An electrical contractor tackles its employee retention problem with a unique competition.
The shortage of skilled workers in construction trades is a thorn in the side of many developers in Florida. But the companies that help guide new developments out of the ground also suffer, as fierce competition for talent results in workers being lured away by promises of higher salaries and better benefits.
That has prompted firms such as St. Petersburg-based Power Design, one of the nation’s largest electrical contractors, to get creative with recruitment and retention programs. The firm has some 1,500 employees, and did $469 million in sales last year.
Last week, Power Design brought in eight teams of electricians from its field offices around the country to participate in a “Tough Rougher” competition. The teams — made up of three workers and one supervisor — competed against each other to see which team could most quickly and effectively “rough in” the electrical wiring for units at an apartment building development at 801 Central Ave. in downtown St. Pete. They were judged on safety practices, quality standards and speed.
“Employee retention is a big part of our strategy,” Power Design marketing manager Rachel Podos tells Coffee Talk. “There’s such a shortage of labor in the field that we can’t afford to lose anyone, and competitors can come in with higher salaries, so we want to go above and beyond for the guys we already have on the team.”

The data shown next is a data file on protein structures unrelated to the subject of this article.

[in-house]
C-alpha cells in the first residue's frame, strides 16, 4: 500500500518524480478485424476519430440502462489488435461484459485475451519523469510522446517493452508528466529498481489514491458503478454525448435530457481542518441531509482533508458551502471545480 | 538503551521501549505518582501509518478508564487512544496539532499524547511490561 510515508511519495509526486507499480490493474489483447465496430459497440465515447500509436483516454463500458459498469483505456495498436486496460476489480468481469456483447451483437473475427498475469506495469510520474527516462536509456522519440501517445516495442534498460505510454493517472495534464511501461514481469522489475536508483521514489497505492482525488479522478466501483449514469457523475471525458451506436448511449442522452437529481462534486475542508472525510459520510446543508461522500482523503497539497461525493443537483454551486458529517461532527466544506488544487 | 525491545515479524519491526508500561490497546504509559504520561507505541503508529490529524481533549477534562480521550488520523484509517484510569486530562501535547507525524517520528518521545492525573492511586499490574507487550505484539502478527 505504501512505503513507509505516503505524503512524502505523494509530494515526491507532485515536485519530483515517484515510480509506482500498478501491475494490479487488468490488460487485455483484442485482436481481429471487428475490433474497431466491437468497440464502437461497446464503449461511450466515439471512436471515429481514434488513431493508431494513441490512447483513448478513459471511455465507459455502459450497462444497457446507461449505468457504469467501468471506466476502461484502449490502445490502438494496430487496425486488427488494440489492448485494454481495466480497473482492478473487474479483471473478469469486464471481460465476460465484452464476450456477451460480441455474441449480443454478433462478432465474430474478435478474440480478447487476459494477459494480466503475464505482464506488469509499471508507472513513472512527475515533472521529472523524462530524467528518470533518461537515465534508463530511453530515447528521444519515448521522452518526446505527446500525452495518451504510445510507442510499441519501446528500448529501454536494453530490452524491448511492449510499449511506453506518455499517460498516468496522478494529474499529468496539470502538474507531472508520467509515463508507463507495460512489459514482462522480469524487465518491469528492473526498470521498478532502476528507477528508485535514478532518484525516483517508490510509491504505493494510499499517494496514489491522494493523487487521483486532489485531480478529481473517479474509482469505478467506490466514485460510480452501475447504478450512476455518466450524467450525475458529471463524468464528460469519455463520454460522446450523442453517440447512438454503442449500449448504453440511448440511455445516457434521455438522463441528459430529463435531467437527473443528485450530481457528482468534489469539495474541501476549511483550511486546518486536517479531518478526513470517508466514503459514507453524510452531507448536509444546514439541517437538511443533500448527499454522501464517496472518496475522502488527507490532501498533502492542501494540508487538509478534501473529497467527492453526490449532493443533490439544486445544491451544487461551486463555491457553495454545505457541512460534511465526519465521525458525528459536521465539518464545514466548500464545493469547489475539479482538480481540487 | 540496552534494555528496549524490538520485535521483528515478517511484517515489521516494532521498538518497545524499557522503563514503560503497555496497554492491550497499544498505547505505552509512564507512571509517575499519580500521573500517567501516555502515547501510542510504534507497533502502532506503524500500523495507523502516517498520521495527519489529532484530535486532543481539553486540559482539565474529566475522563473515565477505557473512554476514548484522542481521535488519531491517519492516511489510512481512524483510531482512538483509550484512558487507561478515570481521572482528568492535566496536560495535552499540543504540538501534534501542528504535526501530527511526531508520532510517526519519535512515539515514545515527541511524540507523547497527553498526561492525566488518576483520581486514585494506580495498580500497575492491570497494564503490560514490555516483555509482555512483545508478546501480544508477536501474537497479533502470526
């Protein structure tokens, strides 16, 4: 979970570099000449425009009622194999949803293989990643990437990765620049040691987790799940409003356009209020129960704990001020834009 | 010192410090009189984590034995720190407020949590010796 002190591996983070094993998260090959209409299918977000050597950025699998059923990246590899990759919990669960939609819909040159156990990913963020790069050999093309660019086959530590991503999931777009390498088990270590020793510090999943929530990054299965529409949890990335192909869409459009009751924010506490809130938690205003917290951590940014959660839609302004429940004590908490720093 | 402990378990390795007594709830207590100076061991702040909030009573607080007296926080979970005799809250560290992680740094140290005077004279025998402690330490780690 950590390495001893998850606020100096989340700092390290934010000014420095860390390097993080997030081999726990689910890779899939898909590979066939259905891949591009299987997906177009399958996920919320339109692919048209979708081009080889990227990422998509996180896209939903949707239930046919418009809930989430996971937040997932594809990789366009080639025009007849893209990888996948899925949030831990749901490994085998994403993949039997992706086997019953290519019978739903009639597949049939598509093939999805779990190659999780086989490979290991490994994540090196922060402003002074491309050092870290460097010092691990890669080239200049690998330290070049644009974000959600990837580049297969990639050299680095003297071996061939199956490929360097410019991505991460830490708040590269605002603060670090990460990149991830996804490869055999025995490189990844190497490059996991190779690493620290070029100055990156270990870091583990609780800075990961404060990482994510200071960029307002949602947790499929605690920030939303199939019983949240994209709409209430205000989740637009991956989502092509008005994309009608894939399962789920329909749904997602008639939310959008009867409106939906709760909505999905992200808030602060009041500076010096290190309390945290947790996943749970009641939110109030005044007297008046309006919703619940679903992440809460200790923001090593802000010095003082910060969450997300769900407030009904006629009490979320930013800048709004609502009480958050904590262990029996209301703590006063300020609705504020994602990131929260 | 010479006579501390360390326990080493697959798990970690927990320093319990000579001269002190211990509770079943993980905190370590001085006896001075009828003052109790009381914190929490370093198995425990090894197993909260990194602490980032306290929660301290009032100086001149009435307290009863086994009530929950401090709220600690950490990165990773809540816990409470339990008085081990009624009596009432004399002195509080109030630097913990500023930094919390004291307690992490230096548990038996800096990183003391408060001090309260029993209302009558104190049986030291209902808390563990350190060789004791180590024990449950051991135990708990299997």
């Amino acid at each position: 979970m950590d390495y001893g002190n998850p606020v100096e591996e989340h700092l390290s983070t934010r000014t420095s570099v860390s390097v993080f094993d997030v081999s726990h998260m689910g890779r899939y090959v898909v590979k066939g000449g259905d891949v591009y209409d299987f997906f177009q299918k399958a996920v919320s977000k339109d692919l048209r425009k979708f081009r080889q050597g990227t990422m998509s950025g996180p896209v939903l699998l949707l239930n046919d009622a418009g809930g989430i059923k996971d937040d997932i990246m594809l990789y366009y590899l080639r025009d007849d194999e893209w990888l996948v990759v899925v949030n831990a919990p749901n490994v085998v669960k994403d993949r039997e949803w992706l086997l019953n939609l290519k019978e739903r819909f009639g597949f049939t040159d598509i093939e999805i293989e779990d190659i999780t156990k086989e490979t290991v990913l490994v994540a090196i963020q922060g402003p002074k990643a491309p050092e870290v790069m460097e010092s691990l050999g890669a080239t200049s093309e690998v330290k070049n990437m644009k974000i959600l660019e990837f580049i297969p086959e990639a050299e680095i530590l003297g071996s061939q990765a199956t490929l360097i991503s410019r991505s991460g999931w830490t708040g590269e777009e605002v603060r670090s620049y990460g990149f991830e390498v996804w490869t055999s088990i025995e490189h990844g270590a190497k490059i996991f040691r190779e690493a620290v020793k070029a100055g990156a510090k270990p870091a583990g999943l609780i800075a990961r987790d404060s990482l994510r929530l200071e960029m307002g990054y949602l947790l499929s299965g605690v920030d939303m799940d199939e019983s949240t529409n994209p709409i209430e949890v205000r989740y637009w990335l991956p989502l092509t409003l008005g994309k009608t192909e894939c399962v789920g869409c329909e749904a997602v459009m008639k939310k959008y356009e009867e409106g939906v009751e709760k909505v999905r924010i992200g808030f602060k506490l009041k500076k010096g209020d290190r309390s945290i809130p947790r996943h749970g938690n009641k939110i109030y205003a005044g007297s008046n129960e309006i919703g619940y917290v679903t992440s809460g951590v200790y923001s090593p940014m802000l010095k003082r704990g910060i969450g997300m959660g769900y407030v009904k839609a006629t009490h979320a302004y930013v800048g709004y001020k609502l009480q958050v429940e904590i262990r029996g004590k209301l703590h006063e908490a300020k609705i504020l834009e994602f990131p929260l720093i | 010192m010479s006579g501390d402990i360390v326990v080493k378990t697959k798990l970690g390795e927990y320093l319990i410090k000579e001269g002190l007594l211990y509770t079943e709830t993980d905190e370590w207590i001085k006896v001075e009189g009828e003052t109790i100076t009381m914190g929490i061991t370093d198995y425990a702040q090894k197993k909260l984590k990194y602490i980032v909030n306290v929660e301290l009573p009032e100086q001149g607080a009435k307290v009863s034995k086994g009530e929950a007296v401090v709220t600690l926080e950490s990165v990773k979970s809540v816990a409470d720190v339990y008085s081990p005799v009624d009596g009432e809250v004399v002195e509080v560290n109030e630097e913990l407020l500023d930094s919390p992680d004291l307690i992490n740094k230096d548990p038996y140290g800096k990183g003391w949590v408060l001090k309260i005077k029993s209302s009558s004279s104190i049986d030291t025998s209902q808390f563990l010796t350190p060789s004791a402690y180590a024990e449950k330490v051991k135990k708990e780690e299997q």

Podos says the Tough Rougher competition was live-streamed to everyone in the company, and the event was filmed for a recruitment video. “Its purpose was twofold: retention and attracting new talent.”
A third purpose: bragging rights for the winners, in a team from Power Design’s mid-Atlantic region that triumphed in the competition. They won a $25,000 prize for their winning effort, which saw them rough in one of the apartment building’s units in just under four hours with minimal quality-control issues. Podos says the team members agreed to split their winnings equally. The company also flew the electricians back to their home base in the Washington, D.C.-Baltimore area on a private jet.
“It was a good little bonus for them,” says Podos. “We really tried to make them feel like champions.”